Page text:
Fed audit: $16 trillion in loans to banks in less than three years

posted at 2:30 pm on July 22, 2011 by Ed Morrissey

Yes, that’s sixteen trillion dollars in “emergency” loans to financial institutions from the beginning of the recession in December 2007 to just one year ago.  The long-awaited GAO audit shows that the Federal Reserve loaned more than the worth of the annual US economy, and not just to American banks, although US institutions got the lion’s share.  Citibank was the largest beneficiary:

Of the $16.1 trillion loaned out, $3.08 trillion went to financial institutions in the U.K., Germany, Switzerland, France and Belgium, the Government Accountability Office’s (GAO) analysis shows.

Additionally, asset swap arrangements were opened with banks in the U.K., Canada, Brazil, Japan, South Korea, Norway, Mexico, Singapore and Switzerland. Twelve of those arrangements are still ongoing, having been extended through August 2012.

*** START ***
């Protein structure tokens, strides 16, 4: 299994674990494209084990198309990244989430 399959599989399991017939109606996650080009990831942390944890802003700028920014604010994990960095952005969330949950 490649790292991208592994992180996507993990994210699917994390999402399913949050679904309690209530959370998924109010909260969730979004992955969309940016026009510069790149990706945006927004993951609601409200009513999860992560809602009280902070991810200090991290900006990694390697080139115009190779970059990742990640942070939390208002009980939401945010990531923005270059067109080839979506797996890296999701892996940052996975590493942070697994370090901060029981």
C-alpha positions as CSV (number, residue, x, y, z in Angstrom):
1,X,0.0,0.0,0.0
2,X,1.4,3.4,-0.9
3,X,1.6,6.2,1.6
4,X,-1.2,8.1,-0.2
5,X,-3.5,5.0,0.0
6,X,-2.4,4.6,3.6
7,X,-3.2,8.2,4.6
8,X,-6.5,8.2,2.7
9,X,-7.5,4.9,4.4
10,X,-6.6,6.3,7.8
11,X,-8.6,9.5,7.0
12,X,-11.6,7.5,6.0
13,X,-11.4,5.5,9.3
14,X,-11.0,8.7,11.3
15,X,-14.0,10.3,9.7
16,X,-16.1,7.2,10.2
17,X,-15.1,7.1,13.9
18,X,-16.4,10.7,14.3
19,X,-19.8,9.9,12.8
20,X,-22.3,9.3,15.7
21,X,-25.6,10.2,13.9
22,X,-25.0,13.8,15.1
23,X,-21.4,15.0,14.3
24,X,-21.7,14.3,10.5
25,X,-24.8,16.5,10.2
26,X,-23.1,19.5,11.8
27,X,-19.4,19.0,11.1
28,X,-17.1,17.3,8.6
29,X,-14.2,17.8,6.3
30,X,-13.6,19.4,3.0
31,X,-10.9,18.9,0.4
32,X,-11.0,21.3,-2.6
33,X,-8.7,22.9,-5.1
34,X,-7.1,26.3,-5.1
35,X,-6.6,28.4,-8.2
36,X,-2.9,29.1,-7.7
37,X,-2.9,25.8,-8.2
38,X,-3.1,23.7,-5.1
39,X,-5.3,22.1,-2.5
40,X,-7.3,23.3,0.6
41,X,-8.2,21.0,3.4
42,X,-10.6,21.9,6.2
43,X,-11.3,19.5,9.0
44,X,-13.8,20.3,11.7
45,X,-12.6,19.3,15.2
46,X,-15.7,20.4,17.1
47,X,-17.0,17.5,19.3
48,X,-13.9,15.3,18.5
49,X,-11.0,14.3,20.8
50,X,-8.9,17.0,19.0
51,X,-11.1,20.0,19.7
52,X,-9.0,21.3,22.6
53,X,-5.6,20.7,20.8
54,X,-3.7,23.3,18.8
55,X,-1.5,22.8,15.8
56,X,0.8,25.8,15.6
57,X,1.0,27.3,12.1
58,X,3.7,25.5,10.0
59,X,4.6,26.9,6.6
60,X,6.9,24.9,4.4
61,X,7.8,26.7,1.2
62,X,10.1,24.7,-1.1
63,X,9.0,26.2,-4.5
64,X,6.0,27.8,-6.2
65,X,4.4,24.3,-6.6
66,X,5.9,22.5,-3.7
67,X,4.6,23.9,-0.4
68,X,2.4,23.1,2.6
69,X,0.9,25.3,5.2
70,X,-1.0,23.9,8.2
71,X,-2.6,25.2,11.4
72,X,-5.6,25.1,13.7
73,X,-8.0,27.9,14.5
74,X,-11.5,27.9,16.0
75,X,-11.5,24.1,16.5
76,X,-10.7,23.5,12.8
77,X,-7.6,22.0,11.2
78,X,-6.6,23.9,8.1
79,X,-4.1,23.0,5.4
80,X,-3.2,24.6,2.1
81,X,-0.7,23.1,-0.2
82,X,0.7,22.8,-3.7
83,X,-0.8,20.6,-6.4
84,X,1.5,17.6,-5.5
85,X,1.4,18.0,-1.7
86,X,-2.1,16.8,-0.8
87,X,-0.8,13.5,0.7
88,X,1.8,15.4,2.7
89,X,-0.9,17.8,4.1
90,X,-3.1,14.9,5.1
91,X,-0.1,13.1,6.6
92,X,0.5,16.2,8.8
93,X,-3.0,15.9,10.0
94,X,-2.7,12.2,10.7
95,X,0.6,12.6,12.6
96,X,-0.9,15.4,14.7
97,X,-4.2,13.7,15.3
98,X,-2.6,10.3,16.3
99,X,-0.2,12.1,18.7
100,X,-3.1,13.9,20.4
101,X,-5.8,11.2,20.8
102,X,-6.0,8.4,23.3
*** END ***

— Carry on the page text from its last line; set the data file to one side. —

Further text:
Out of all borrowers, Citigroup received the most financial assistance from the Fed, at $2.5 trillion. Morgan Stanley came in second with $2.04 trillion, followed by Merill Lynch at $1.9 trillion and Bank of America at $1.3 trillion.

And there is a pattern to the disbursements, too:

The audit also found that the Fed mostly outsourced its lending operations to the very financial institutions which sparked the crisis to begin with, and that they delegated contracts largely on a no-bid basis. The GAO report recommends new policies that would eliminate such conflicts of interest, and suggests that in the future the Fed should keep better records of their emergency decision-making process.

The Fed doesn’t have a requirement to comply with the GAO’s recommendations, but its political position and independence are not exactly secure at the moment.  Congress ordered the audit based on building political pressure to make the Fed more transparent, and the apparent conflicts of interest found by the GAO will only increase that pressure.  First up, but probably not last, is Senator Bernie Sanders:

The non-partisan, investigative arm of Congress also determined that the Fed lacks a comprehensive system to deal with conflicts of interest, despite the serious potential for abuse.  In fact, according to the report, the Fed provided conflict of interest waivers to employees and private contractors so they could keep investments in the same financial institutions and corporations that were given emergency loans.